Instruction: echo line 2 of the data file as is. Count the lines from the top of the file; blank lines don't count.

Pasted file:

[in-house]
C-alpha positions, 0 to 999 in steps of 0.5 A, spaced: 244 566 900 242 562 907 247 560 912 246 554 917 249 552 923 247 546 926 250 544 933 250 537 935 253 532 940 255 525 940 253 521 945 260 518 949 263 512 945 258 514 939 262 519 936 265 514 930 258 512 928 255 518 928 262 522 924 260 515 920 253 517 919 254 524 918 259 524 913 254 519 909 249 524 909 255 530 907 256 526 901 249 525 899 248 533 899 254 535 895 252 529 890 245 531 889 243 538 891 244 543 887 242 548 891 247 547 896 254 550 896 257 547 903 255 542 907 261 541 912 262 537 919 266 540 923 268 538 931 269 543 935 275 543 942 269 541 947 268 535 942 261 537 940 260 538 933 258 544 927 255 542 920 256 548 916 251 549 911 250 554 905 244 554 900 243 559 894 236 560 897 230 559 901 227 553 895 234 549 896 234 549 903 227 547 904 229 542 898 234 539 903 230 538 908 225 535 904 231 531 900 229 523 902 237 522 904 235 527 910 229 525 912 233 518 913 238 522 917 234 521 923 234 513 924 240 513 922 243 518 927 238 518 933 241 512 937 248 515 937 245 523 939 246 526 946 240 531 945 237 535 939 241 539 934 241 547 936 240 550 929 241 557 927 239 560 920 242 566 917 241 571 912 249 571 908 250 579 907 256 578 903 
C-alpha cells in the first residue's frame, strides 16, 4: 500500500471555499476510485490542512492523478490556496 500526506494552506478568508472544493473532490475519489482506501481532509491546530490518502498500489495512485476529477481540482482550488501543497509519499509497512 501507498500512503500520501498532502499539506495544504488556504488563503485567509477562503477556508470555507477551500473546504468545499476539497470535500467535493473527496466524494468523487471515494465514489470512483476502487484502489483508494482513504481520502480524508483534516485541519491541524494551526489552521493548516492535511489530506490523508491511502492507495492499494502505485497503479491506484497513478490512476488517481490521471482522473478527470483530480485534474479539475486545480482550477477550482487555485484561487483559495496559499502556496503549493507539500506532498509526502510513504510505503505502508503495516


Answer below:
C-alpha positions, 0 to 999 in steps of 0.5 A, spaced: 244 566 900 242 562 907 247 560 912 246 554 917 249 552 923 247 546 926 250 544 933 250 537 935 253 532 940 255 525 940 253 521 945 260 518 949 263 512 945 258 514 939 262 519 936 265 514 930 258 512 928 255 518 928 262 522 924 260 515 920 253 517 919 254 524 918 259 524 913 254 519 909 249 524 909 255 530 907 256 526 901 249 525 899 248 533 899 254 535 895 252 529 890 245 531 889 243 538 891 244 543 887 242 548 891 247 547 896 254 550 896 257 547 903 255 542 907 261 541 912 262 537 919 266 540 923 268 538 931 269 543 935 275 543 942 269 541 947 268 535 942 261 537 940 260 538 933 258 544 927 255 542 920 256 548 916 251 549 911 250 554 905 244 554 900 243 559 894 236 560 897 230 559 901 227 553 895 234 549 896 234 549 903 227 547 904 229 542 898 234 539 903 230 538 908 225 535 904 231 531 900 229 523 902 237 522 904 235 527 910 229 525 912 233 518 913 238 522 917 234 521 923 234 513 924 240 513 922 243 518 927 238 518 933 241 512 937 248 515 937 245 523 939 246 526 946 240 531 945 237 535 939 241 539 934 241 547 936 240 550 929 241 557 927 239 560 920 242 566 917 241 571 912 249 571 908 250 579 907 256 578 903 